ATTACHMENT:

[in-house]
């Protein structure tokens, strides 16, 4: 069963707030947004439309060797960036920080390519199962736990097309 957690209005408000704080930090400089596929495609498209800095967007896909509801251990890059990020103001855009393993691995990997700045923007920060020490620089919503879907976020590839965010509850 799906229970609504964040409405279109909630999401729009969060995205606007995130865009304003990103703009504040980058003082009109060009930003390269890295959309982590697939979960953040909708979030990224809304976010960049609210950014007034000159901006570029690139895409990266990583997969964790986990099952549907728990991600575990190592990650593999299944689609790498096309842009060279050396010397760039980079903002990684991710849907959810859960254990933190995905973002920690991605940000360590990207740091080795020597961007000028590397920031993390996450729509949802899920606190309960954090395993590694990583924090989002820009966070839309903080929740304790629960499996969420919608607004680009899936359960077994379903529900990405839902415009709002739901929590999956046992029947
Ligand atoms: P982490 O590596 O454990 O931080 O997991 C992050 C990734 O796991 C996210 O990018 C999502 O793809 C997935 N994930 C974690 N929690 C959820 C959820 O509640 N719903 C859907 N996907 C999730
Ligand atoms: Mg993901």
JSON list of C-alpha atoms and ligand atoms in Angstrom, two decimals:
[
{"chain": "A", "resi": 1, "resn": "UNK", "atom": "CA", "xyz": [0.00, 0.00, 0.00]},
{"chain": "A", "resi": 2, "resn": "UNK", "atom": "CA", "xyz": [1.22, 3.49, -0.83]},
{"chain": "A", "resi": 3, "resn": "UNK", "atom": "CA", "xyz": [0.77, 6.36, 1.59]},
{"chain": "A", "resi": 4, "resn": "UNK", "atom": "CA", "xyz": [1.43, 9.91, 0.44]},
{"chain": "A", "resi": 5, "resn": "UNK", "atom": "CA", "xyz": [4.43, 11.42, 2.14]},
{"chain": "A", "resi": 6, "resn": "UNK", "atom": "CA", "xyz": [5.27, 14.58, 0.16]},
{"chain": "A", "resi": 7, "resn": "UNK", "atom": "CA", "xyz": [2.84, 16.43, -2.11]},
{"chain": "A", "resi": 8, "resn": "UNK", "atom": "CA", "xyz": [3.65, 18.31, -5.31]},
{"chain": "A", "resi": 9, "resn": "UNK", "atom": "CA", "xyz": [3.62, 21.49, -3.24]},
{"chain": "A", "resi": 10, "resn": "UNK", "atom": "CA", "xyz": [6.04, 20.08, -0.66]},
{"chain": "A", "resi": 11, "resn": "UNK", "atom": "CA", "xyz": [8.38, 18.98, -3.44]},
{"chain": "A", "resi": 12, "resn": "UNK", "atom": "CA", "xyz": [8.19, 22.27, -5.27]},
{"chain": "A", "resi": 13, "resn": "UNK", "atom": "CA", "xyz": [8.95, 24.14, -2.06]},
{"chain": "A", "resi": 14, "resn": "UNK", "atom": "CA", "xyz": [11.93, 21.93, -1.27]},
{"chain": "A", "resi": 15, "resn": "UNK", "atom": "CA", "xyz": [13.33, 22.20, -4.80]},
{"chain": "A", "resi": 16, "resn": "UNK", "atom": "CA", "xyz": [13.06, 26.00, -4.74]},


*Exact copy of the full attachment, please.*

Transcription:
[in-house]
């Protein structure tokens, strides 16, 4: 069963707030947004439309060797960036920080390519199962736990097309 957690209005408000704080930090400089596929495609498209800095967007896909509801251990890059990020103001855009393993691995990997700045923007920060020490620089919503879907976020590839965010509850 799906229970609504964040409405279109909630999401729009969060995205606007995130865009304003990103703009504040980058003082009109060009930003390269890295959309982590697939979960953040909708979030990224809304976010960049609210950014007034000159901006570029690139895409990266990583997969964790986990099952549907728990991600575990190592990650593999299944689609790498096309842009060279050396010397760039980079903002990684991710849907959810859960254990933190995905973002920690991605940000360590990207740091080795020597961007000028590397920031993390996450729509949802899920606190309960954090395993590694990583924090989002820009966070839309903080929740304790629960499996969420919608607004680009899936359960077994379903529900990405839902415009709002739901929590999956046992029947
Ligand atoms: P982490 O590596 O454990 O931080 O997991 C992050 C990734 O796991 C996210 O990018 C999502 O793809 C997935 N994930 C974690 N929690 C959820 C959820 O509640 N719903 C859907 N996907 C999730
Ligand atoms: Mg993901």
JSON list of C-alpha atoms and ligand atoms in Angstrom, two decimals:
[
{"chain": "A", "resi": 1, "resn": "UNK", "atom": "CA", "xyz": [0.00, 0.00, 0.00]},
{"chain": "A", "resi": 2, "resn": "UNK", "atom": "CA", "xyz": [1.22, 3.49, -0.83]},
{"chain": "A", "resi": 3, "resn": "UNK", "atom": "CA", "xyz": [0.77, 6.36, 1.59]},
{"chain": "A", "resi": 4, "resn": "UNK", "atom": "CA", "xyz": [1.43, 9.91, 0.44]},
{"chain": "A", "resi": 5, "resn": "UNK", "atom": "CA", "xyz": [4.43, 11.42, 2.14]},
{"chain": "A", "resi": 6, "resn": "UNK", "atom": "CA", "xyz": [5.27, 14.58, 0.16]},
{"chain": "A", "resi": 7, "resn": "UNK", "atom": "CA", "xyz": [2.84, 16.43, -2.11]},
{"chain": "A", "resi": 8, "resn": "UNK", "atom": "CA", "xyz": [3.65, 18.31, -5.31]},
{"chain": "A", "resi": 9, "resn": "UNK", "atom": "CA", "xyz": [3.62, 21.49, -3.24]},
{"chain": "A", "resi": 10, "resn": "UNK", "atom": "CA", "xyz": [6.04, 20.08, -0.66]},
{"chain": "A", "resi": 11, "resn": "UNK", "atom": "CA", "xyz": [8.38, 18.98, -3.44]},
{"chain": "A", "resi": 12, "resn": "UNK", "atom": "CA", "xyz": [8.19, 22.27, -5.27]},
{"chain": "A", "resi": 13, "resn": "UNK", "atom": "CA", "xyz": [8.95, 24.14, -2.06]},
{"chain": "A", "resi": 14, "resn": "UNK", "atom": "CA", "xyz": [11.93, 21.93, -1.27]},
{"chain": "A", "resi": 15, "resn": "UNK", "atom": "CA", "xyz": [13.33, 22.20, -4.80]},
{"chain": "A", "resi": 16, "resn": "UNK", "atom": "CA", "xyz": [13.06, 26.00, -4.74]},